Stop the Violence! Learning Not to Kill in The Last of Us

The Last of Us tries a bit of an odd gameplay mix, a combination of stealth and action shootouts, that occasionally doesn’t strike the right balance. It’s one of my only complaints about the game. When it works, it’s exciting – you can switch from stealth to shootout to stealth again in one encounter, waist-high cover and AI patterns permitting. But sometimes enemies magically spot you from behind your cover and a swarm of ten or twenty bandits home in on you instantly.

The mixed styles more generally give you two ways to approach most combat scenarios, either you take it slow and knock everyone out one by one without giving away your position, or charge in guns akimbo (often not the best of ideas). But there’s a third option, and that’s to simply avoid combat altogether.

It doesn’t happen everywhere, but there are a number of instances in the game where you can wait for enemies to leave an area, or you can stay crouched and loop around them to reach the area exit, avoiding combat entirely. And those are the moments that make The Last of Us special, where you have to make a choice in the heat of the moment as to what you want to do.

Groups of Clickers are the best examples of this – enemies that detect you based only on sound and are an instant death should they grab hold of you (and you don’t have any shivs). You can sneak very slowly around them and even loot the entire area before moving on, and they’ll never know you were there. Choosing not to kill them will save you some precious materials while you scavenge around for more, a particularly useful tactic in the game’s Survival difficulty where materials are far scarcer than usual.

Clickers require patience, and it’s natural to think that killing them all is the easy option. But sometimes it’s not. Sometimes it’s better to take the methodical approach, scout the area slowly, and end up leaving an infected tunnel still fully populated. And after so many years of just killing everything in my path, it’s incredibly refreshing, to look back on that hallway still full of enemies and say ‘look at that, I didn’t kill anyone.’

It’s not that a pacifist run in itself is necessarily better. But the moments you spend crawling around quietly trying to avoid combat, whether against humans or infected can be far more tense than any actual combat. And it reminds us that there’s more ways to solve a problem than killing everybody.

Compare The Last of Us to Naughty Dog’s last work, the Uncharted series, where Nathan Drake mows down hordes of enemies game after game. No matter your objective, when faced with enemies your only option was to fight. Everybody in your way needed to die before you could proceed. And that’s by no means a trait exclusive to those games. Lara Croft singlehandedly takes down an entire island cult in the latest Tomb Raider, after all. Direct combat is the answer to so many problems in video games today. It’s the path to progression. It’s such an ingrained concept in gameplay now that, even in The Last of Us where an actual choice is presented at times, the first thing we think is ‘alright, how can I take out all these dudes?’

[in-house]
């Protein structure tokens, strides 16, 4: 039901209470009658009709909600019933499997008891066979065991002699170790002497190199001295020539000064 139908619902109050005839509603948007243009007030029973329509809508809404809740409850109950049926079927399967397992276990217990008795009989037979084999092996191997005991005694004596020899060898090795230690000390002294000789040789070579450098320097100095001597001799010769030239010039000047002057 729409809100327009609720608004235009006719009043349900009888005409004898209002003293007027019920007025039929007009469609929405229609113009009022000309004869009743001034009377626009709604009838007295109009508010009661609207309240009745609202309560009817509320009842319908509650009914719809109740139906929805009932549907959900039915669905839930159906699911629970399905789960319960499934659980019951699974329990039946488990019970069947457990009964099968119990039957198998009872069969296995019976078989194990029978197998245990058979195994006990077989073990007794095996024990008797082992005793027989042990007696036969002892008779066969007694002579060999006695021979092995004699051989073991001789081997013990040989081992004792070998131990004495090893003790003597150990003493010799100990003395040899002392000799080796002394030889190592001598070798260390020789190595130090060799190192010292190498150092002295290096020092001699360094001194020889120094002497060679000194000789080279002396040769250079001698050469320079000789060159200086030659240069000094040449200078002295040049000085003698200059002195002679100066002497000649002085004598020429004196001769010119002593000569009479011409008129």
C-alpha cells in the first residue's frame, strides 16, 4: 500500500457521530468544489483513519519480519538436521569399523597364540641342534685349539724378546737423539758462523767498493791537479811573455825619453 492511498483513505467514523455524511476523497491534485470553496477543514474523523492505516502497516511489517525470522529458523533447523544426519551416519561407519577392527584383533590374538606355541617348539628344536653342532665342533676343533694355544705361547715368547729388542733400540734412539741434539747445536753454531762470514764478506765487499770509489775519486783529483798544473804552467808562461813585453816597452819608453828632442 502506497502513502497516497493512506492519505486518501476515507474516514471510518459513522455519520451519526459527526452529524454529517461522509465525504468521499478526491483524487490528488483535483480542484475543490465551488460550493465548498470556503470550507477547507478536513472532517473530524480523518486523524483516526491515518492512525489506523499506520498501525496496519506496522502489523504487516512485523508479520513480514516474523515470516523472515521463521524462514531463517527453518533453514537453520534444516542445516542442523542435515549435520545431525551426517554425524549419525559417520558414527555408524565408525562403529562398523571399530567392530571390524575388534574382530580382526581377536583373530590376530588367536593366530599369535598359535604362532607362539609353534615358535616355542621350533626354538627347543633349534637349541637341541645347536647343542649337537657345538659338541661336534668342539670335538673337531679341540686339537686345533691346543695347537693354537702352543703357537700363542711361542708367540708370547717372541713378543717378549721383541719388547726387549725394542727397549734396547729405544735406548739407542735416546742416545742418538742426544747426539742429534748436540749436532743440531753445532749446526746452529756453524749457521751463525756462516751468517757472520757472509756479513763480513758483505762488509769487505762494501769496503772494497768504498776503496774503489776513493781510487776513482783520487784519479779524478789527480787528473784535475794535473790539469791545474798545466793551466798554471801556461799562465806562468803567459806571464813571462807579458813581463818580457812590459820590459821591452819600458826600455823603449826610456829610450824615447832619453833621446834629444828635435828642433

But if you do stop and think about it before jumping into combat, you might find that alternate way forward. You’re ducked behind a car and can hear a group of bandits talking. They split up for a minute before regrouping and deciding to move on. They start heading straight for your cover spot. You can engage them in combat and shoot them down quickly, that’s always possible. But if you’re lucky, if you time it right, you can switch cover without them noticing, or loop around the spot as they move past, and they’ll leave the area without ever knowing how close you were.

It’s an added level of stress but it’s also incredibly rewarding as a result, and it simply works for the kind of game The Last of Us is. Ammo is relatively scarce but enemies are many. There comes a time where you realise it’s better to be conservative. Crawling through a hallway of Clickers, hearing them click, and stopping in panic thinking ‘oh crap, I was moving too fast’ only to turn around and see them casually limping along in the other direction kind of takes you through the motions. Tension, stress, mild relief, and then tension again. And it’s a better feeling than taking them all out, though doing so isn’t necessarily bad. Just different. It’s the choice you make, to assess a scenario and decide for yourself which way you’ll approach it.

You’re going to have to kill people in The Last of Us. That’s a completely unavoidable fact. But you don’t have to kill everyone, and that’s what’s important here. There’s a choice to be made.

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